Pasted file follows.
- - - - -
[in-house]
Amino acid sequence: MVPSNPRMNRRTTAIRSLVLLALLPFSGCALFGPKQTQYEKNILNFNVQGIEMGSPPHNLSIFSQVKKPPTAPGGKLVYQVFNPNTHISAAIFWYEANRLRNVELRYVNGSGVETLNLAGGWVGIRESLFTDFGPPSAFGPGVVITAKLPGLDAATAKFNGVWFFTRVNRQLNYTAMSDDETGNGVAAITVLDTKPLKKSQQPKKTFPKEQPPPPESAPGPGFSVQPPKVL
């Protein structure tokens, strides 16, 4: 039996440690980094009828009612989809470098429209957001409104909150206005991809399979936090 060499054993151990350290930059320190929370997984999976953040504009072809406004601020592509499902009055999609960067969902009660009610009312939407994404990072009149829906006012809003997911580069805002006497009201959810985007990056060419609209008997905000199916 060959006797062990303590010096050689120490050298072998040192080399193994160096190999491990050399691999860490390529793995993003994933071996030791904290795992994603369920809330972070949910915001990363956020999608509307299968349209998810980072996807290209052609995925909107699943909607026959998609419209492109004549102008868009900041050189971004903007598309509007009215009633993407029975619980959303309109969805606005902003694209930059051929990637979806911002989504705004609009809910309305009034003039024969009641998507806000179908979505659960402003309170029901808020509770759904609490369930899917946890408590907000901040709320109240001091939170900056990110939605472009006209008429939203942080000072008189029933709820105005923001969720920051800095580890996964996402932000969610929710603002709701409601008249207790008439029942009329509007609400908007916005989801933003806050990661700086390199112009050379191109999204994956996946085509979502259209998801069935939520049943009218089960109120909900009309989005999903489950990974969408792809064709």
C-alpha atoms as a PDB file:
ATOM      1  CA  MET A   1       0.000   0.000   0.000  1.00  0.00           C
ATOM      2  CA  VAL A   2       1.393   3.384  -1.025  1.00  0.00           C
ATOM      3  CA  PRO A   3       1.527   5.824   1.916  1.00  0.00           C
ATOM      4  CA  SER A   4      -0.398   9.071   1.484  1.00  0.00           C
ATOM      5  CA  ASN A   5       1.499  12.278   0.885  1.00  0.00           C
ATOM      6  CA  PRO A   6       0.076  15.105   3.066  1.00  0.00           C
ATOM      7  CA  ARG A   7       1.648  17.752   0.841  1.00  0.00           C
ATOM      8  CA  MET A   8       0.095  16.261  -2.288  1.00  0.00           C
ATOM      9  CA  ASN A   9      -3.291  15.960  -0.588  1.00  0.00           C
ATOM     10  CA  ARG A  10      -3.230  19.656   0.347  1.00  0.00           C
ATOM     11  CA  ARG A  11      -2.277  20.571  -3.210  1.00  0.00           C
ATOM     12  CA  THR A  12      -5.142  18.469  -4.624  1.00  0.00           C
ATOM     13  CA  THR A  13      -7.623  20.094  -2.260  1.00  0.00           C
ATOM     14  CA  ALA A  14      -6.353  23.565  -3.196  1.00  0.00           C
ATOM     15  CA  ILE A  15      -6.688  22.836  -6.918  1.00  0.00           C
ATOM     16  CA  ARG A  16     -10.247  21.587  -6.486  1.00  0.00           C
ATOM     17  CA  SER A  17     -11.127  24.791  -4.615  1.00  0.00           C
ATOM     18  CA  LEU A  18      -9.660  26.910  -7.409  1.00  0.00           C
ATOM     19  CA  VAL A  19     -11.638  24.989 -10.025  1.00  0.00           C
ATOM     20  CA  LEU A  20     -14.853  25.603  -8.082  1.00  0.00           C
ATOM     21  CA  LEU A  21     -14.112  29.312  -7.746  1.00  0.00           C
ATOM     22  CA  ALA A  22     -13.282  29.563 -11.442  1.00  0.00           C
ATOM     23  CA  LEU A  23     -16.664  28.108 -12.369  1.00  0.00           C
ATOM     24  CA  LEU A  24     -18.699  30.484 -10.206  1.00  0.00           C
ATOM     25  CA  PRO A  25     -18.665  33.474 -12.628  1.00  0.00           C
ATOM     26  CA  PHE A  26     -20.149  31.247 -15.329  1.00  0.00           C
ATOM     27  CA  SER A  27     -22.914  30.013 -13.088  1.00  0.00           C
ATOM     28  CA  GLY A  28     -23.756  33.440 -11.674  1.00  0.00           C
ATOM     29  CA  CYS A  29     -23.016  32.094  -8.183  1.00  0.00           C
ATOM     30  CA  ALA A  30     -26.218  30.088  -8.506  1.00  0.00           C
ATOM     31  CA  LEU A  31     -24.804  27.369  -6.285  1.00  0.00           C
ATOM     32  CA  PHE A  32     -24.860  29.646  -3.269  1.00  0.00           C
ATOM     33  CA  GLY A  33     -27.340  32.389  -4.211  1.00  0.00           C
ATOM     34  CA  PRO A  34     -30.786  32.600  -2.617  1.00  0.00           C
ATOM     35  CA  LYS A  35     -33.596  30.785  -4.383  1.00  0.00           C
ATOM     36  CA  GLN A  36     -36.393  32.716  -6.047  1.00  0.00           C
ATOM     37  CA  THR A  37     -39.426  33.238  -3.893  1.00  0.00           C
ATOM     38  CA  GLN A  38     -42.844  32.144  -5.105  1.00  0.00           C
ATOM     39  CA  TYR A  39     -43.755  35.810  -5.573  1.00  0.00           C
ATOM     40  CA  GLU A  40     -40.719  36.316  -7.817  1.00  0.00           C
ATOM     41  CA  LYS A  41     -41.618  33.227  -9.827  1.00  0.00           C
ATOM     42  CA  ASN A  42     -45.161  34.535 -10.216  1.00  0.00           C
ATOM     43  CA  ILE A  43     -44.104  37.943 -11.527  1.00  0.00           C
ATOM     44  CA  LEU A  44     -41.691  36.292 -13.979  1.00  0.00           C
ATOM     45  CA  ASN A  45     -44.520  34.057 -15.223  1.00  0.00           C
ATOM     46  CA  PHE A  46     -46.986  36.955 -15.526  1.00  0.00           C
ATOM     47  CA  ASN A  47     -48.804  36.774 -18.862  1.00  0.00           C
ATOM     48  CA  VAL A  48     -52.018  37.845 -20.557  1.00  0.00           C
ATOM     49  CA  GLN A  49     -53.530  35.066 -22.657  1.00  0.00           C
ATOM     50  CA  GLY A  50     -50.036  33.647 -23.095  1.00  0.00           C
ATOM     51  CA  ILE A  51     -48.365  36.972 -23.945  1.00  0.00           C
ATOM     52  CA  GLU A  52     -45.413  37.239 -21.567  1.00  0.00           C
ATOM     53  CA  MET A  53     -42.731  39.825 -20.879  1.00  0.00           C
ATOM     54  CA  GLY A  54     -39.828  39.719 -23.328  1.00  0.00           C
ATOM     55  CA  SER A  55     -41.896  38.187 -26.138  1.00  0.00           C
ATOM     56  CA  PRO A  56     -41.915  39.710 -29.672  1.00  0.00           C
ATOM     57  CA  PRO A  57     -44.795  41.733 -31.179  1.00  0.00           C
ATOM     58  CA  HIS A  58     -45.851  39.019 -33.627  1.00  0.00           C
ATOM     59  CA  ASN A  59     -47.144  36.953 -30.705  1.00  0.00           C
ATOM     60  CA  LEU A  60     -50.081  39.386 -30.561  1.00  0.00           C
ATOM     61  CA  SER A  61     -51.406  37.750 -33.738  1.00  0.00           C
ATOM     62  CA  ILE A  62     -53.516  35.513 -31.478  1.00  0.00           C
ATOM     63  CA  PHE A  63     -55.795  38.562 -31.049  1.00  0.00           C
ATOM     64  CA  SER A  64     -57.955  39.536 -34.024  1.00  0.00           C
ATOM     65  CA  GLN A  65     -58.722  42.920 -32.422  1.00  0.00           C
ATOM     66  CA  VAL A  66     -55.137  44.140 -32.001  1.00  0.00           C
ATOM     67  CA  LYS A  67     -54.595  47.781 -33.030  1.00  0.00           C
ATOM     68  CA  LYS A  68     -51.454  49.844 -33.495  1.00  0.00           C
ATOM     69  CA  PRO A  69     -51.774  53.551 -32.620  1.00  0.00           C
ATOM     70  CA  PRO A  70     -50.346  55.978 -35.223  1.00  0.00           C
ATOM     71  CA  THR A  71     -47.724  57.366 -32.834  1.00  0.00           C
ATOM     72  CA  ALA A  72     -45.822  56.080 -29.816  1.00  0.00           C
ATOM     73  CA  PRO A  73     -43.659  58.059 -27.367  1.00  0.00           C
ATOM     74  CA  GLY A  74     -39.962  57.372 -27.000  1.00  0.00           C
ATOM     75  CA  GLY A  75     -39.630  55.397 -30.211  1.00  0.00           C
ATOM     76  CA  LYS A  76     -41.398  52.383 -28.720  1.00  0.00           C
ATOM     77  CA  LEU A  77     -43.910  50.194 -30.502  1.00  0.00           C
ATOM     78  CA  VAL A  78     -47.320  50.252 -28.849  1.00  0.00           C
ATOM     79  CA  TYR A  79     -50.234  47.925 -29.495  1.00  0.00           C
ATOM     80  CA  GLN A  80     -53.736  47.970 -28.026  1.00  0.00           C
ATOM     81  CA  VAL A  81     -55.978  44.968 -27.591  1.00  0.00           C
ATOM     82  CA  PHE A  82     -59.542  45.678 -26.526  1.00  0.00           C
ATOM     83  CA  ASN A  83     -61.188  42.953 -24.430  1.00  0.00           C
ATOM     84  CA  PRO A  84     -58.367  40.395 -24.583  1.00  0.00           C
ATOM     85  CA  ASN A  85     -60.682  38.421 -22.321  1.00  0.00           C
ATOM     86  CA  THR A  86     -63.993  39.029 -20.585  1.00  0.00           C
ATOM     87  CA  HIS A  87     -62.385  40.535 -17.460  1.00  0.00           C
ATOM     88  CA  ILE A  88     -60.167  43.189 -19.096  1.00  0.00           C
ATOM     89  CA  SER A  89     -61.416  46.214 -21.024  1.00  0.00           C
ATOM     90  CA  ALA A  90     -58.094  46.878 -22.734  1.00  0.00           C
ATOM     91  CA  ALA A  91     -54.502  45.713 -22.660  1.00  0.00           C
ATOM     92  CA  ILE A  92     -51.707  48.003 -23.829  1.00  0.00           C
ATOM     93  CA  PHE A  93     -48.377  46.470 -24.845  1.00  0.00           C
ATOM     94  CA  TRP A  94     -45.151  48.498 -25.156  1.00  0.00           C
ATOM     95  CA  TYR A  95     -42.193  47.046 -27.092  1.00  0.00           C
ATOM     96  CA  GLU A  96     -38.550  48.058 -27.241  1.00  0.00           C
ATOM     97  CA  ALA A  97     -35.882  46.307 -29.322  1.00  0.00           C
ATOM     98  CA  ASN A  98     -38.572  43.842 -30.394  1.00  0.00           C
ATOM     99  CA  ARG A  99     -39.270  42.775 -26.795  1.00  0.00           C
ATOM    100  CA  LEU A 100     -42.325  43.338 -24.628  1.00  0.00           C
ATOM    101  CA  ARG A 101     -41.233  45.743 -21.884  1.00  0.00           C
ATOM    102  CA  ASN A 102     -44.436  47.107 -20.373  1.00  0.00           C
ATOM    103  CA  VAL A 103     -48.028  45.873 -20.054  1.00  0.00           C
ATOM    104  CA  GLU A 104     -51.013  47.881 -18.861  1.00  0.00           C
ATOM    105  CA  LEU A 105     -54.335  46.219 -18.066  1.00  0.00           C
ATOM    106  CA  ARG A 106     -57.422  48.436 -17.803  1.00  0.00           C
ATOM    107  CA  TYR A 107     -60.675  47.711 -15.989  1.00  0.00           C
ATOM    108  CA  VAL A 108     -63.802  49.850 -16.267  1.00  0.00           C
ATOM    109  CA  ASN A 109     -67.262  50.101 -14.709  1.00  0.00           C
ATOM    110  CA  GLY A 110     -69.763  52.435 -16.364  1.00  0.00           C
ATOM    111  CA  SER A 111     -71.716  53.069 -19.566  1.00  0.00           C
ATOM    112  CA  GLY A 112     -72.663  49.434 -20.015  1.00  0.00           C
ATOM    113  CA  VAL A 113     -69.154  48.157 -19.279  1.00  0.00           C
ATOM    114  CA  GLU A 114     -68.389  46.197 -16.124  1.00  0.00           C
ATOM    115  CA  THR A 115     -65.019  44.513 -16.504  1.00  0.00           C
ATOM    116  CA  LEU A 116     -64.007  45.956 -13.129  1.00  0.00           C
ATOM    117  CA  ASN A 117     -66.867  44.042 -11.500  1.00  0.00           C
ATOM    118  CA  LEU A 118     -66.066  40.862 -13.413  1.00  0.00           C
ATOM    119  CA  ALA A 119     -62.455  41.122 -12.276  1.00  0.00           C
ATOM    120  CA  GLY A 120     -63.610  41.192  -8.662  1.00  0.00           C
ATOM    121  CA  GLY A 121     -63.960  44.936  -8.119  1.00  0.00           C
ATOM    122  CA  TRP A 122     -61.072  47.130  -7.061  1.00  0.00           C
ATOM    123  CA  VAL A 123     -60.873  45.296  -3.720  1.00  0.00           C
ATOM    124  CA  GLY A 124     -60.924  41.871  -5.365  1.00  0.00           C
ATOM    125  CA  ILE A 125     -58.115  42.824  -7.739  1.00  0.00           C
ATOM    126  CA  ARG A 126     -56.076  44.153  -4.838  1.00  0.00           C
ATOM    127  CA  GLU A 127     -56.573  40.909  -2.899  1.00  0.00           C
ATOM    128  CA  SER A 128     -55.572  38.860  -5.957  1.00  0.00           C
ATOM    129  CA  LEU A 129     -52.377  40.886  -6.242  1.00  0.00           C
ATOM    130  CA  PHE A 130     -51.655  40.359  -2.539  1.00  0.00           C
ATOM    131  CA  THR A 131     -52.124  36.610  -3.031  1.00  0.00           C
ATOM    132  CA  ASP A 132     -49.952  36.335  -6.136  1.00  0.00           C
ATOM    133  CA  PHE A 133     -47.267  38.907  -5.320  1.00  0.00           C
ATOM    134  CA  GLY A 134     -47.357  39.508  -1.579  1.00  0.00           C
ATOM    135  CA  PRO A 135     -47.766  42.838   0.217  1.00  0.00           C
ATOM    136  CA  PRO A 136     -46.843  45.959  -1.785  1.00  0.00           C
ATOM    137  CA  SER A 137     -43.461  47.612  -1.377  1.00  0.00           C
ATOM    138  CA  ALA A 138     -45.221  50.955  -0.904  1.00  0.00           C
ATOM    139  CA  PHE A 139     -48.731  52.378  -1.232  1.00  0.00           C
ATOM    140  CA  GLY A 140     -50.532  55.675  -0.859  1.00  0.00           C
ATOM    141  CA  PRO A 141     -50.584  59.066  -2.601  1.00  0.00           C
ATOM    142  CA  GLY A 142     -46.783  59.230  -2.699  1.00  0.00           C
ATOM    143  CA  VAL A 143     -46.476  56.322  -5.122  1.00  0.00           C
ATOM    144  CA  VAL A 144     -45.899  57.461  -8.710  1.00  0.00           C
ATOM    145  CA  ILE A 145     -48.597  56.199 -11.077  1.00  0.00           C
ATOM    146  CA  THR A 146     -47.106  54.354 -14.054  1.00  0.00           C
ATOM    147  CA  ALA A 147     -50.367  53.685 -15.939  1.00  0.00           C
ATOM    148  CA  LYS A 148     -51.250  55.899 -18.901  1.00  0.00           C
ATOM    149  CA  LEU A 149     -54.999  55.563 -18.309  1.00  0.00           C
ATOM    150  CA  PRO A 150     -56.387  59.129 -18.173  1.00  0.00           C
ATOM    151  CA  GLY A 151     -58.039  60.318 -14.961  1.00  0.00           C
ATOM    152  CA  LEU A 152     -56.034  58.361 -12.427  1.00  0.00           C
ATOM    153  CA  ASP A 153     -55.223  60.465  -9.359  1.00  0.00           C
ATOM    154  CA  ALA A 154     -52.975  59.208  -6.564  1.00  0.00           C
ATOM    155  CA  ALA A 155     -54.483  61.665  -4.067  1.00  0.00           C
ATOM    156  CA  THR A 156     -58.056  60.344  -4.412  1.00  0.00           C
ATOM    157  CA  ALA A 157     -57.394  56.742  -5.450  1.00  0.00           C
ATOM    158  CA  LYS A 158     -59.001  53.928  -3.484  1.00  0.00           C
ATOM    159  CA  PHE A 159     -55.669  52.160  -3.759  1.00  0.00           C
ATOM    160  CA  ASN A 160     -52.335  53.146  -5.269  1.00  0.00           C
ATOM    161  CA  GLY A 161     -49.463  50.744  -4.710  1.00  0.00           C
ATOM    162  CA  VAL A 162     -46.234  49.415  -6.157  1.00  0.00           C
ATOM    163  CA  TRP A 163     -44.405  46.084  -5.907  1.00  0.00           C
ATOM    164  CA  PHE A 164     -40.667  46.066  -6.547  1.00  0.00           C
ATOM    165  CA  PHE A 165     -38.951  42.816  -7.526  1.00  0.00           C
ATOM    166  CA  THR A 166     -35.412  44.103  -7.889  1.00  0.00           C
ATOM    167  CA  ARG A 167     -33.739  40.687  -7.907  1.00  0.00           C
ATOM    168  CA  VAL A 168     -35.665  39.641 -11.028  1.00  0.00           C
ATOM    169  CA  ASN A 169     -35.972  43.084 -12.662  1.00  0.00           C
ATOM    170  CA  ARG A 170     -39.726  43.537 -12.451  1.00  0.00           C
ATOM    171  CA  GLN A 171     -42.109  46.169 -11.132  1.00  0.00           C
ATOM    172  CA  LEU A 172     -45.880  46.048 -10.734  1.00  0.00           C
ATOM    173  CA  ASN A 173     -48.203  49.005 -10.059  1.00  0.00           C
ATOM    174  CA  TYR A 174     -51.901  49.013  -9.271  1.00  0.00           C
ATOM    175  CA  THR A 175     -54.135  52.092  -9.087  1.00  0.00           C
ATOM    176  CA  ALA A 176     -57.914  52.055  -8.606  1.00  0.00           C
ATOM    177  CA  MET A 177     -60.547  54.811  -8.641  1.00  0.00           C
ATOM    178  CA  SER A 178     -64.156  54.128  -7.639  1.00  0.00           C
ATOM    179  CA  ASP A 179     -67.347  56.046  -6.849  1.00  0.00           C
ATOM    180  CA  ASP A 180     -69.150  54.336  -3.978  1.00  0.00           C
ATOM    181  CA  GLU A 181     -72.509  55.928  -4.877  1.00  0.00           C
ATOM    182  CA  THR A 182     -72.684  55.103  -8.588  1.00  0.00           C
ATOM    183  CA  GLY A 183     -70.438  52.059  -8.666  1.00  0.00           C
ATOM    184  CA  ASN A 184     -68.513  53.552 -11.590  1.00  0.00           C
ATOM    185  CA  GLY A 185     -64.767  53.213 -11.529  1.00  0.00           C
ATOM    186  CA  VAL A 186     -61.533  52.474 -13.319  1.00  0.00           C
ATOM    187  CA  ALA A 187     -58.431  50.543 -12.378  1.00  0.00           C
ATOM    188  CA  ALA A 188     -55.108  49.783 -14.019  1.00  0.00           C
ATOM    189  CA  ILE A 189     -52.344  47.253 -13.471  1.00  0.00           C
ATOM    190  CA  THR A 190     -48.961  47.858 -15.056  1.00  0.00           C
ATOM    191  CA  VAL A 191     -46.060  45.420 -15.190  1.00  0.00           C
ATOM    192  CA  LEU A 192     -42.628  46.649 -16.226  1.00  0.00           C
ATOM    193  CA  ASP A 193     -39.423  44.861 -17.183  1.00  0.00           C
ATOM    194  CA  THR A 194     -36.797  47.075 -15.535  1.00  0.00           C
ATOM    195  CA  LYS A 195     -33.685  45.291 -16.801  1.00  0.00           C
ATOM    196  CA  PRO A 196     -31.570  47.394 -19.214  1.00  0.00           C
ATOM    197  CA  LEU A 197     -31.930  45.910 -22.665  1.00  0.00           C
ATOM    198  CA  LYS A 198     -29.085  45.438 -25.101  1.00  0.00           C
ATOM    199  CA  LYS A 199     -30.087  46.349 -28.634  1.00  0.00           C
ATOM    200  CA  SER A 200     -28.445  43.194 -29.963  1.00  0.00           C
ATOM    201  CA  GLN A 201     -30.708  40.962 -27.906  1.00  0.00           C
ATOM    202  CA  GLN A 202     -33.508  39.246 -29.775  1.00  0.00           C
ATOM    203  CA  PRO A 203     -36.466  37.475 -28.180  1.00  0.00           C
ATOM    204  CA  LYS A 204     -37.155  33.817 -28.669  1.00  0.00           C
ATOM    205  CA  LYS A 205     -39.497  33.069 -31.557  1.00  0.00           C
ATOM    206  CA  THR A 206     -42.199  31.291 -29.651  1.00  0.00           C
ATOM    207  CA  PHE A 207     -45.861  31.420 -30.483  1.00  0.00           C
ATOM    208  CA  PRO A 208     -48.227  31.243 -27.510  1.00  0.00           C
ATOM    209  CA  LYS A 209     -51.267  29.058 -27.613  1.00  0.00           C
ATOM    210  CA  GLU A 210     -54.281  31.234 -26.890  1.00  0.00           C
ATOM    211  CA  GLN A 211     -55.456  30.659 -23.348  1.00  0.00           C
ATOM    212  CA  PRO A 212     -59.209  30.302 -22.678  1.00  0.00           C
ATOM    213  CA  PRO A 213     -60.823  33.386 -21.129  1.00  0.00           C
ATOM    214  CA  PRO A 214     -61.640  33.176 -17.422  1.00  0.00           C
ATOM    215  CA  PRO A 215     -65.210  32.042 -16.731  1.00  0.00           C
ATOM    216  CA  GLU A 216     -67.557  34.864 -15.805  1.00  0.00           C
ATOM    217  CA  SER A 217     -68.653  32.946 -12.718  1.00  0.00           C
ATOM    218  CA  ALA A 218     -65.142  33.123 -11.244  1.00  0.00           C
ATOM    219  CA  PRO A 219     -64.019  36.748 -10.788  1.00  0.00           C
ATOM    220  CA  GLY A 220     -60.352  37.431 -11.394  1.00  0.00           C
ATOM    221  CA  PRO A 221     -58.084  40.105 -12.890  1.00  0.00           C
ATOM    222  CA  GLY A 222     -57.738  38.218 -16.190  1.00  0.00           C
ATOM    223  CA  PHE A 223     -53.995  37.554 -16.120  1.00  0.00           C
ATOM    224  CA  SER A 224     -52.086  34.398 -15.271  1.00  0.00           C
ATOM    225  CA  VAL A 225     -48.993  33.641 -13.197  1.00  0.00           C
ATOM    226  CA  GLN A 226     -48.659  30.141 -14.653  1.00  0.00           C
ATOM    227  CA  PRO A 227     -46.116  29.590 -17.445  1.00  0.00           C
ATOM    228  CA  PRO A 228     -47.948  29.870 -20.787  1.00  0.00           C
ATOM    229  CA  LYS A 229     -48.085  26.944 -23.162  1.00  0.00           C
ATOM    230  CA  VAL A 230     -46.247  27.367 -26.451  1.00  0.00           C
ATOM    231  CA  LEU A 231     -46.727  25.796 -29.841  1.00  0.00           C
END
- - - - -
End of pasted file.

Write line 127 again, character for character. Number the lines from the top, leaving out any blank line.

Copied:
ATOM    123  CA  VAL A 123     -60.873  45.296  -3.720  1.00  0.00           C